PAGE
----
Meet the guy who makes sure FEMA arrives at a disaster fully prepared

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When disaster occurs, the Federal Emergency Management Agency is often the most visible presence. Behind the visible efforts though, FEMA has a mission support function that ensures the right money, equipment and people are in place. That work is supervised by our next guest, Eric Leckey,  an associate FEMA administrator for mission support and a newly named...

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Best listening experience is on Chrome, Firefox or Safari. Subscribe to Federal Drive’s daily audio interviews on Apple Podcasts or PodcastOne.

When disaster occurs, the Federal Emergency Management Agency is often the most visible presence. Behind the visible efforts though, FEMA has a mission support function that ensures the right money, equipment and people are in place. That work is supervised by our next guest, Eric Leckey,  an associate FEMA administrator for mission support and a newly named fellow of the National Academy of Public Administration. He joined the Federal Drive with Tom Temin.

Interview transcript:

Tom Temin: And I’m reading from your bio, that you provide leadership and direction to achieve business excellence to a team of 1477 mission support professionals, another 603 disaster reservists delivering a $504.3 million program of requirements in the areas of administrative and real property services, et cetera, et cetera. What do you actually do there? As deputy administrator?

Eric Leckey: Yeah, Tom, we are essentially the backbone of the agency. We provide all the business administrative services to achieve business excellence here at FEMA, in support of the mission. This is your typical human capital work, your procurement, buying of products and services, IT and cybersecurity facilities, safety and health, psychological support services, security, and so on. It’s the machine that keeps the agency running in the background to ensure that we’re able to provide the services to disaster survivors in their time of need.

Tom Temin: And I imagine one of the most difficult challenges you have is predicting requirements, needs for a given year, because you have no idea how much FEMA will have to respond.

Eric Leckey: Yeah, Tom, that’s absolutely right. And so it’s very critical that we’re at the table at all times in the planning phase in advance of any activity, so that we’re able to project and to plan alongside of our operational partners, what the needs will be in buying through our advanced disaster contracts and ensuring that we’ve got a forward leaning human capital posture to support not just our steady state, but our local hiring, to ensure that our IT and other mission enablers are in place to allow our partners as well as our agency to assist disaster survivors when they need it, which is not always predictable. It’s not always something that we know it’s going to happen when it’s going to happen. So we’ve got to be there and be at the ready alongside of our operational partners.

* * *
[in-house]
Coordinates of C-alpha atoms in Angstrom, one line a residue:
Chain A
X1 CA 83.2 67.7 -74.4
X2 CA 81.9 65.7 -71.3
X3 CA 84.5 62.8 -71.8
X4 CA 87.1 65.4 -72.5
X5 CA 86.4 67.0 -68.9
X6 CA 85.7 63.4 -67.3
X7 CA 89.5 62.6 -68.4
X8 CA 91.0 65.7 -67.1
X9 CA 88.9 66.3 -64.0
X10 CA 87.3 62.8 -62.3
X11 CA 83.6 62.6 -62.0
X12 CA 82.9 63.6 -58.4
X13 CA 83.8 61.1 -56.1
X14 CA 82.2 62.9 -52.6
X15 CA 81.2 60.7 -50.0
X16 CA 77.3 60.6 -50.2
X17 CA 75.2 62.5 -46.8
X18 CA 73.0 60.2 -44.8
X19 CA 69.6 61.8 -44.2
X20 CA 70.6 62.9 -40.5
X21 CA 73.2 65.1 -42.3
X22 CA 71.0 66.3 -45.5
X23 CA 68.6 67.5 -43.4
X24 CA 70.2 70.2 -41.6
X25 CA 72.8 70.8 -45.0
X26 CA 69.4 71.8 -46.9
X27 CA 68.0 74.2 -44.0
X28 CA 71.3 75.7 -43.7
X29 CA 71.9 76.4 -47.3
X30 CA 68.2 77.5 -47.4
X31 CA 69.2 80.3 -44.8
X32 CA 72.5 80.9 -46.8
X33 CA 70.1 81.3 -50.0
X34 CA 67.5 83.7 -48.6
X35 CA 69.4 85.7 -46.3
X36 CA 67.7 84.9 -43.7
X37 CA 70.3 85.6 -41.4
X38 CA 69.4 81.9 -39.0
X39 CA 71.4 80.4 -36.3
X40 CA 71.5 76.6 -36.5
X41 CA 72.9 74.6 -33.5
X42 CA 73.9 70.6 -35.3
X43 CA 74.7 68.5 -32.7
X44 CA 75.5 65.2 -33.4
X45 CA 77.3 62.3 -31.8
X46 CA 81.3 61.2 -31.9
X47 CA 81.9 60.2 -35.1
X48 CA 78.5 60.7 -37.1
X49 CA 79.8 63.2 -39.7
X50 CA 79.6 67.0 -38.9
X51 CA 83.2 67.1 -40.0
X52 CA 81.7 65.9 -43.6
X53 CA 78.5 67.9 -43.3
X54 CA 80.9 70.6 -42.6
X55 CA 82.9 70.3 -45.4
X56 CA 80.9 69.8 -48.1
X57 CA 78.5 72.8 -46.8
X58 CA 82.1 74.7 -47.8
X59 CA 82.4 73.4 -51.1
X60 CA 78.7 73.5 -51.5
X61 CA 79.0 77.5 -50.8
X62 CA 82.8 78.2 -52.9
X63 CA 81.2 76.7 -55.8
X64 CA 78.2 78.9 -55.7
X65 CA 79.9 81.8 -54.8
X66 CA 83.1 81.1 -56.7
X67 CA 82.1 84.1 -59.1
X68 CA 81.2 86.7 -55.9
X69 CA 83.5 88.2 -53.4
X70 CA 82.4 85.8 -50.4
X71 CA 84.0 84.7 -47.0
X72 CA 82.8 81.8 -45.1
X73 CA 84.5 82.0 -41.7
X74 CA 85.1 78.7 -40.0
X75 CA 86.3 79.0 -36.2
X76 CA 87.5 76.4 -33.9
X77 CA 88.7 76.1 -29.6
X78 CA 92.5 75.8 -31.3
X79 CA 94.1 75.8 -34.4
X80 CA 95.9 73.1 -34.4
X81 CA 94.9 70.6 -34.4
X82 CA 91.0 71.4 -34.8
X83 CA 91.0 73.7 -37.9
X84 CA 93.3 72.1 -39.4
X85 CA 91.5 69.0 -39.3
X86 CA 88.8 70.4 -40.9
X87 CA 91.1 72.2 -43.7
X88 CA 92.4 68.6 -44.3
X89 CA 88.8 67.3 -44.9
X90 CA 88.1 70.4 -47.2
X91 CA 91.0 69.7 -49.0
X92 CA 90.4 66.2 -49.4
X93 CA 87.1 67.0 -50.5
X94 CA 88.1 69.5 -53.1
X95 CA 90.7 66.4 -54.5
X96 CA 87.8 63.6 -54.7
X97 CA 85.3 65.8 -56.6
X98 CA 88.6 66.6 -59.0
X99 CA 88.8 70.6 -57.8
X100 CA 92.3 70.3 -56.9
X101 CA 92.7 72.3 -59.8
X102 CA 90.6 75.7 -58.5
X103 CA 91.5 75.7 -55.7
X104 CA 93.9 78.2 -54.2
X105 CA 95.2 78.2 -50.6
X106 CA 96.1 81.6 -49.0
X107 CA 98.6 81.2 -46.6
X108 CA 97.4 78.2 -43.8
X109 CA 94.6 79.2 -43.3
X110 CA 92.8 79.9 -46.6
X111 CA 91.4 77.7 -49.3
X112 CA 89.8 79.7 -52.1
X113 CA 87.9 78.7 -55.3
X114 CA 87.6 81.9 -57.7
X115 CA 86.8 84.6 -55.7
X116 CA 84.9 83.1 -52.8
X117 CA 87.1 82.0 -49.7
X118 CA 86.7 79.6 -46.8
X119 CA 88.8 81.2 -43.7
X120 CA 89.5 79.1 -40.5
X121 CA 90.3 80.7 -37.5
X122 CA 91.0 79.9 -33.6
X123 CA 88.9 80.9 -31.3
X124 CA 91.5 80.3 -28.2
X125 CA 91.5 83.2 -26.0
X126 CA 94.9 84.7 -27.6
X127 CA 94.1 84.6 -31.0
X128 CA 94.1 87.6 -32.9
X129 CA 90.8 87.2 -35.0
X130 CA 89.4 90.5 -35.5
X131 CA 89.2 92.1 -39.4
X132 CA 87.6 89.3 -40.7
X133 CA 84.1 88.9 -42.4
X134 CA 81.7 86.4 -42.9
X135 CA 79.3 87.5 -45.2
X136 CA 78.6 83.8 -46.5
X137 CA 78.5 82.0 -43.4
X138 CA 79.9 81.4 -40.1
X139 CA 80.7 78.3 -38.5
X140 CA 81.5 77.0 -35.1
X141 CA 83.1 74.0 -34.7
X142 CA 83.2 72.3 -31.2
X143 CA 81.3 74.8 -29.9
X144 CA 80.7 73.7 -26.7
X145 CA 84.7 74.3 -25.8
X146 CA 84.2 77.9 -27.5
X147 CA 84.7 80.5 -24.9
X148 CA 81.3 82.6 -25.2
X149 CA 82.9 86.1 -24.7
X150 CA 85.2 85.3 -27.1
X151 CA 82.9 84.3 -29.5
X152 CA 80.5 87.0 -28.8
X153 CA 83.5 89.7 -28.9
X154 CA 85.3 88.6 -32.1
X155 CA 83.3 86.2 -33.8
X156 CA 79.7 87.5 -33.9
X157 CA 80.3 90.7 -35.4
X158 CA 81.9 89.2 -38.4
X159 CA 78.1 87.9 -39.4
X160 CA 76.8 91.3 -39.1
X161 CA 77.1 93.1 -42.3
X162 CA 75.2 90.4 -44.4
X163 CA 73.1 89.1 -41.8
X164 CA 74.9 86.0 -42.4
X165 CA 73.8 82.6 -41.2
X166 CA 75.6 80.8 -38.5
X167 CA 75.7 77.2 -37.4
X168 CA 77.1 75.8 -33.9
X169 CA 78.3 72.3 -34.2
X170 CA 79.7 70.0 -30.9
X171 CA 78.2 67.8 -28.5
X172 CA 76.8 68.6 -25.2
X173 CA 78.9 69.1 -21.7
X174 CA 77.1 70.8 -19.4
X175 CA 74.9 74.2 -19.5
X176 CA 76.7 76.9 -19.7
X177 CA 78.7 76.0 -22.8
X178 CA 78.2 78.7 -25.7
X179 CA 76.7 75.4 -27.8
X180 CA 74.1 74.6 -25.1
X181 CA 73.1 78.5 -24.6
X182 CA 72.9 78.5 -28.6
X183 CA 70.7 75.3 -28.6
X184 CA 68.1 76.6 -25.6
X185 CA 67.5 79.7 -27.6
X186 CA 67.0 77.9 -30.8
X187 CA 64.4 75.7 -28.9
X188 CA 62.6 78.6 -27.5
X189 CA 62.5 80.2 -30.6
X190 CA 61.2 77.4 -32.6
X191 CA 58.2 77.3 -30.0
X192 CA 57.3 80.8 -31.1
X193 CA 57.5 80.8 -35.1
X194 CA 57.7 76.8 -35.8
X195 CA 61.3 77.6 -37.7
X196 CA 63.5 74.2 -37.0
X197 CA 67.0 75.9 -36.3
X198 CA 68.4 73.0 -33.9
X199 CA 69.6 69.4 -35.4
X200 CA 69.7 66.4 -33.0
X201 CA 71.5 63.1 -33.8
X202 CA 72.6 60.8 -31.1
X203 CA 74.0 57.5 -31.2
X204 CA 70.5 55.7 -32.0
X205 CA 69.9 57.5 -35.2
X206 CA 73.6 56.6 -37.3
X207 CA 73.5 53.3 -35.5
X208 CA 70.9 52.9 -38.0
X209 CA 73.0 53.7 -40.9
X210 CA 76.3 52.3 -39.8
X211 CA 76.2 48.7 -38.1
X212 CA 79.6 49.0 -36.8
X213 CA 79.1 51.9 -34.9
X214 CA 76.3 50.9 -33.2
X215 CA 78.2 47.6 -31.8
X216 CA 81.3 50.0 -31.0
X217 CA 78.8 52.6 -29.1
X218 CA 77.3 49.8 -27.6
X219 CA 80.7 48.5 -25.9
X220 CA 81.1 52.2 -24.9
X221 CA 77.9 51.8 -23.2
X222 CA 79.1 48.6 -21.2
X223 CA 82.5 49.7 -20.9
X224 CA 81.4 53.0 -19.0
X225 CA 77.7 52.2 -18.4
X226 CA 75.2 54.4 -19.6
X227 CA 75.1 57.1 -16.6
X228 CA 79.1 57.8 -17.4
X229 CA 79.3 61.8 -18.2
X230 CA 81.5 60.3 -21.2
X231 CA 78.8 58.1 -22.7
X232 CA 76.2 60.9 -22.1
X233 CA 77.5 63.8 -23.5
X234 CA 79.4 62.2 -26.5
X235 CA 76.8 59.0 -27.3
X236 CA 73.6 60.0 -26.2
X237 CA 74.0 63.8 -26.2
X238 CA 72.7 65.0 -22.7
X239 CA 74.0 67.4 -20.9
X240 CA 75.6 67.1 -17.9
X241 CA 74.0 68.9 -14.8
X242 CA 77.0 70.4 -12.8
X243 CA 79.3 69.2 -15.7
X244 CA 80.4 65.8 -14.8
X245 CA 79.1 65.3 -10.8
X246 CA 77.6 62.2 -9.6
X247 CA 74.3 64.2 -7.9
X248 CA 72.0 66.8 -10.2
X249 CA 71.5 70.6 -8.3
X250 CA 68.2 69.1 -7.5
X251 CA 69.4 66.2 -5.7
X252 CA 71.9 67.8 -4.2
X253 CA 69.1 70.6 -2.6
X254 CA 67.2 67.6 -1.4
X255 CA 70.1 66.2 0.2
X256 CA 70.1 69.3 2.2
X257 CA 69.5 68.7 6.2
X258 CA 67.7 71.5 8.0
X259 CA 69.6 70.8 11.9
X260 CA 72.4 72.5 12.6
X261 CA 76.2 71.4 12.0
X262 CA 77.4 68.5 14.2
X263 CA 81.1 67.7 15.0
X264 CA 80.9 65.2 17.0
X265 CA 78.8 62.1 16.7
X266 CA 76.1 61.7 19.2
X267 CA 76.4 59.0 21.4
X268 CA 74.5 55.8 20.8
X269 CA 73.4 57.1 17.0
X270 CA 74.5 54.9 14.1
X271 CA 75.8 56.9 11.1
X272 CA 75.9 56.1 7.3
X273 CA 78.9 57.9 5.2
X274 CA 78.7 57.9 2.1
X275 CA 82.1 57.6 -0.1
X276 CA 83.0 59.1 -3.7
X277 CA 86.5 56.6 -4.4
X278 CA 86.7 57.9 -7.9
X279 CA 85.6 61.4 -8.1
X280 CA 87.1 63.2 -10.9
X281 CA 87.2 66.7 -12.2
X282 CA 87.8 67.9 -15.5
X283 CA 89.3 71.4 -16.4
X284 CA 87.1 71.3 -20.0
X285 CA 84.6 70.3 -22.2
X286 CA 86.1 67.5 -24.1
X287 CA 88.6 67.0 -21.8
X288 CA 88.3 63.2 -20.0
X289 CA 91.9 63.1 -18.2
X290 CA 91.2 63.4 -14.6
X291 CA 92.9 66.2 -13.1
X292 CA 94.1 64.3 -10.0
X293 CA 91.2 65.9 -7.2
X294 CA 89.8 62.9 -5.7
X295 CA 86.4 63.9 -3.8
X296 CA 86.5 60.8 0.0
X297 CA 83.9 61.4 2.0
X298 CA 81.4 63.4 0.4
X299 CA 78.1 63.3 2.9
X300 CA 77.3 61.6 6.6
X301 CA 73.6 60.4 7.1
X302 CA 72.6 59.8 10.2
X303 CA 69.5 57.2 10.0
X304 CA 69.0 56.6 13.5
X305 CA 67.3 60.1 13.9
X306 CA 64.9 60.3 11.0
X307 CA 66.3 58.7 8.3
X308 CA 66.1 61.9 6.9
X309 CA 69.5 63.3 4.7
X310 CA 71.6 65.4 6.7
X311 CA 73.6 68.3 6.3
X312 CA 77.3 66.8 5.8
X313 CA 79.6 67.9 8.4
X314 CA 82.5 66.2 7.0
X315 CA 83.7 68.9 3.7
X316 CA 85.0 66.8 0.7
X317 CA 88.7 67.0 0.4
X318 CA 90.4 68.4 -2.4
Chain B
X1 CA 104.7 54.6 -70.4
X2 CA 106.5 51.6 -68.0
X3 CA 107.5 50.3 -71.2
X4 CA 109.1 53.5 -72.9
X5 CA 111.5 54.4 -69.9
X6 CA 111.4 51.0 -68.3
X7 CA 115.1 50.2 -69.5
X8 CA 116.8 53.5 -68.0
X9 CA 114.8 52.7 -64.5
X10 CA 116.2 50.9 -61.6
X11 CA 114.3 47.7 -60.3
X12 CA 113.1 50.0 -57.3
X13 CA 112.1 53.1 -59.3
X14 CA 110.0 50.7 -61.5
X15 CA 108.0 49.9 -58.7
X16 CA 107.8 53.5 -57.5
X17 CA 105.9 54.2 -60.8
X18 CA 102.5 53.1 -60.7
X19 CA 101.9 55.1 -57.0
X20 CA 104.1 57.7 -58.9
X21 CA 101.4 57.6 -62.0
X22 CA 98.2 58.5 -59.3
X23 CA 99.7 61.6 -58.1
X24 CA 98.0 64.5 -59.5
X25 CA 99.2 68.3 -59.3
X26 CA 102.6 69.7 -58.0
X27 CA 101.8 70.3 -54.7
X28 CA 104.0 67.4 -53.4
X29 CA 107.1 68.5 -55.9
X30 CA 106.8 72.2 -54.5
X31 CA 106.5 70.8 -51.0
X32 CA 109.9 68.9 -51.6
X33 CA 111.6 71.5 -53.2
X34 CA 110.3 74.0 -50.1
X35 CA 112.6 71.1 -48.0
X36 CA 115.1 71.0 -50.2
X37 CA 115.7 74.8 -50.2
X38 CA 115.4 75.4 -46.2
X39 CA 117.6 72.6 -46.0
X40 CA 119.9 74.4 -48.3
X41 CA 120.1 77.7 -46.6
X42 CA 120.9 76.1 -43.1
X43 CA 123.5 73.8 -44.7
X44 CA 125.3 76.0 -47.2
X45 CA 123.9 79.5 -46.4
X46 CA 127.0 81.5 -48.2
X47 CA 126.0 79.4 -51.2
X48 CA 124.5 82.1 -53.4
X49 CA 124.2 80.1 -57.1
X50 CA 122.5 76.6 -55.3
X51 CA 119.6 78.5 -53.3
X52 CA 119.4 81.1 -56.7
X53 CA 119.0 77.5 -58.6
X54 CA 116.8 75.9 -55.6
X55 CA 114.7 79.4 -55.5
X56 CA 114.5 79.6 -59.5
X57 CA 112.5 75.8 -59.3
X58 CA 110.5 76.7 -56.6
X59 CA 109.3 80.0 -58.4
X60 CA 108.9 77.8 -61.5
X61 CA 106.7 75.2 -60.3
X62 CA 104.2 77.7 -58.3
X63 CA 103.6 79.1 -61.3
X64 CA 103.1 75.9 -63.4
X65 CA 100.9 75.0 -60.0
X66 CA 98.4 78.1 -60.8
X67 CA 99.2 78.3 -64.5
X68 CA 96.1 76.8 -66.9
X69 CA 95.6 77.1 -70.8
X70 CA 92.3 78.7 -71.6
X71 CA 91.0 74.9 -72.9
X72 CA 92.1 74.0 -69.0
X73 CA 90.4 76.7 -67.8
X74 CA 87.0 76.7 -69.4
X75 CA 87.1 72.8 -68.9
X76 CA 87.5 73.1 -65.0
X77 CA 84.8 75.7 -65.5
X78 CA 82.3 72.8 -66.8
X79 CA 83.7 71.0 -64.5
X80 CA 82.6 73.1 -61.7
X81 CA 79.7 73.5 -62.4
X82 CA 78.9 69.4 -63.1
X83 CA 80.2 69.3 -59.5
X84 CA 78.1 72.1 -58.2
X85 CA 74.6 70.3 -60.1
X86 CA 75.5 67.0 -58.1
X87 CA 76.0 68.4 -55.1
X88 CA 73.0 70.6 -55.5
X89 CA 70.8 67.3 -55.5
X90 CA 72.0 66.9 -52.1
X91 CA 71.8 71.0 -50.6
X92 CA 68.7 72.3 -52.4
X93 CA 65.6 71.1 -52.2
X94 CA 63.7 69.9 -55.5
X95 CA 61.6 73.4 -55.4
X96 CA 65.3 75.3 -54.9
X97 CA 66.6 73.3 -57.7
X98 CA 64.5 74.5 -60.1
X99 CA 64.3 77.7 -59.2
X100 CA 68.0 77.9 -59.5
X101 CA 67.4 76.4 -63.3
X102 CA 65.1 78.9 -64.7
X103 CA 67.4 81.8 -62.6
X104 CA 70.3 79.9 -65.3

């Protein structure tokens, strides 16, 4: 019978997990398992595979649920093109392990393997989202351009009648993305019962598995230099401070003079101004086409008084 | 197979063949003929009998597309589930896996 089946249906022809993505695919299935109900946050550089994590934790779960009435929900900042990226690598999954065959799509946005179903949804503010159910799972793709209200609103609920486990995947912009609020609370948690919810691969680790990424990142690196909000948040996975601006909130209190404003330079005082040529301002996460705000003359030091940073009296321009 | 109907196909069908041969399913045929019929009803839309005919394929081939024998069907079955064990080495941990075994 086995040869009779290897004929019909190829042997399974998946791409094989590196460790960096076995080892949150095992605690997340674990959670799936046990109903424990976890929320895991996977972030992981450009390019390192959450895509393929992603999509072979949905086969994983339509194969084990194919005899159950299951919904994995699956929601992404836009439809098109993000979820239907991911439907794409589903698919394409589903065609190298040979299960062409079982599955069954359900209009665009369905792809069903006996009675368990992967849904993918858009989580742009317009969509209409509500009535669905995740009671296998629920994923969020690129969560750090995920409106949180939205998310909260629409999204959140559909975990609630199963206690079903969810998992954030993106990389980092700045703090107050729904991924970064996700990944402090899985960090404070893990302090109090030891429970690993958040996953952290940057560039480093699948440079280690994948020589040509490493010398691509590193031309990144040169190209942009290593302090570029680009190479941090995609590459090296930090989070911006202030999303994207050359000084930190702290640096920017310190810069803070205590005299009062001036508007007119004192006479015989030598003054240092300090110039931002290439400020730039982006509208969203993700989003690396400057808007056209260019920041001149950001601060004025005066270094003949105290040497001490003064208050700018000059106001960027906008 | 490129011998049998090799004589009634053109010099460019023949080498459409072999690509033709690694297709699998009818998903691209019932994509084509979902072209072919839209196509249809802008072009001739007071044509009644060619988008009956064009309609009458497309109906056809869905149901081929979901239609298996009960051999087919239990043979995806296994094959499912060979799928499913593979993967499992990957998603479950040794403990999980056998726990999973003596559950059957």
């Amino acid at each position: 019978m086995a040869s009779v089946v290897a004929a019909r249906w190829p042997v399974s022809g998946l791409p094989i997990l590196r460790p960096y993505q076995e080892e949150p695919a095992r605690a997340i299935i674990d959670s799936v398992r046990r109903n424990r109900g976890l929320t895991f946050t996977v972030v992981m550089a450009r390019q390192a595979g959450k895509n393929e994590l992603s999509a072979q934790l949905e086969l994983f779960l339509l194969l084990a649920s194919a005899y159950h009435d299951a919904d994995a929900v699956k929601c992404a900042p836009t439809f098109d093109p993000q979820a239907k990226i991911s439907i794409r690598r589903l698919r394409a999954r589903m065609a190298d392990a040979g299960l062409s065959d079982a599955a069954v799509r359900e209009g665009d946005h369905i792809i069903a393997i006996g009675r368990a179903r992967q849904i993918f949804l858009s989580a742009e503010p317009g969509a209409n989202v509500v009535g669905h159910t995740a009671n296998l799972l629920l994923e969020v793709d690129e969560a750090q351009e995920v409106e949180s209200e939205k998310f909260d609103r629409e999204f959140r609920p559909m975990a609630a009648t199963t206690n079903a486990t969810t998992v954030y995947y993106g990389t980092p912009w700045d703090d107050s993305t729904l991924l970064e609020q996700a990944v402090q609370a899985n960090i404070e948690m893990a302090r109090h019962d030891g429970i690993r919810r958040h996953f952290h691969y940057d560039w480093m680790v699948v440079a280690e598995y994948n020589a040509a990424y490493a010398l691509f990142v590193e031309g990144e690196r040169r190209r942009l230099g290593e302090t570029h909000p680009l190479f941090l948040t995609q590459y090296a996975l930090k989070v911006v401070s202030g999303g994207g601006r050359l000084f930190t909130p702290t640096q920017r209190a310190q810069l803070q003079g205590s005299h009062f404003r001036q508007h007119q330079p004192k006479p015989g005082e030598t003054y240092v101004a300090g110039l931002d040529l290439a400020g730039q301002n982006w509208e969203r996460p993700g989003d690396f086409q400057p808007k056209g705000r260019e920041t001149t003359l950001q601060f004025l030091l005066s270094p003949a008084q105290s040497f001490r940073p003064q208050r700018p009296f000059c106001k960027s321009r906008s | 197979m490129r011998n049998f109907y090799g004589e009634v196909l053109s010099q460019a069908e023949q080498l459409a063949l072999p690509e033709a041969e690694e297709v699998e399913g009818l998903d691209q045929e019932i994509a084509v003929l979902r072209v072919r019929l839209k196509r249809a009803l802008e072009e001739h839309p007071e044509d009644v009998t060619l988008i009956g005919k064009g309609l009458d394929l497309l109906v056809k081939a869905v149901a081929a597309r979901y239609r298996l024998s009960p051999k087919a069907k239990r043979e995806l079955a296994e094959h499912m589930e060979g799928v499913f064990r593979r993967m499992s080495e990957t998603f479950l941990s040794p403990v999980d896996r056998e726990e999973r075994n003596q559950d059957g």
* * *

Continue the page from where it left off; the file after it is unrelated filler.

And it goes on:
Tom Temin: And in providing appropriated funds, do you find that Congress allows FEMA to have a certain contingency level of funding, which is not something they generally like to have with agencies, but with FEMA, it seems almost like a necessity.

Eric Leckey: Yeah, it is a necessity. And I’ll state from the front that we maintain a good relationship with our appropriators, as well as our oversight committees in Congress, as well as OMB so that we’re constantly managing our resources to ensure that we’ve got what we need when we need it. And that as additional disasters occur in any particular given season, we’re prepared with the resources we need at the forefront. And that that doesn’t become an obstacle and a response or certainly a long term recovery.

Tom Temin: And just a detail question; a lot of federal agencies detail people to help out FEMA for the duration of a disaster presents, are those people paid by their home agencies? Are does FEMA have to temporarily take them on the payroll?

Eric Leckey: Well, it depends on the arrangement. And you’re absolutely right, whether it’s the surge capacity force across the Department of Homeland Security, or other inner agency agreements with other federal partners and agencies, or whether it’s through our emergency management exchange programs, where we send our professionals to the states or the states and their professionals to FEMA, we work out the arrangement on who is paying what piece of the bill as part of that process. Certainly, we do do reimbursables. That is part of our structure. But it really does depend on the function. It depends on the purpose and why we’re doing what we’re doing that will ultimately determine from where we pay the bill.

Tom Temin: And just briefly describe the strategy for stockpiling supplies versus buying what is needed for a particular situation because stockpiles have a way of turning up no good anymore by the time you sometimes open the closet.

Eric Leckey: Yeah, no, we do both. We certainly make sure that we’ve got our logistics warehouses strategically positioned across the United States in our territories, so that we’ve got what we need when we need it from food, water all the way down to blue sheeting for roof work. But we also do on-demand buy we maintain steady advance contracts. We’re constantly in touch with our vendors and our suppliers so that we understand what the supply chain looks like, not just in terms of their ability to manufacture and produce, but our ability to get it in the logistics network and on the ground where we need it.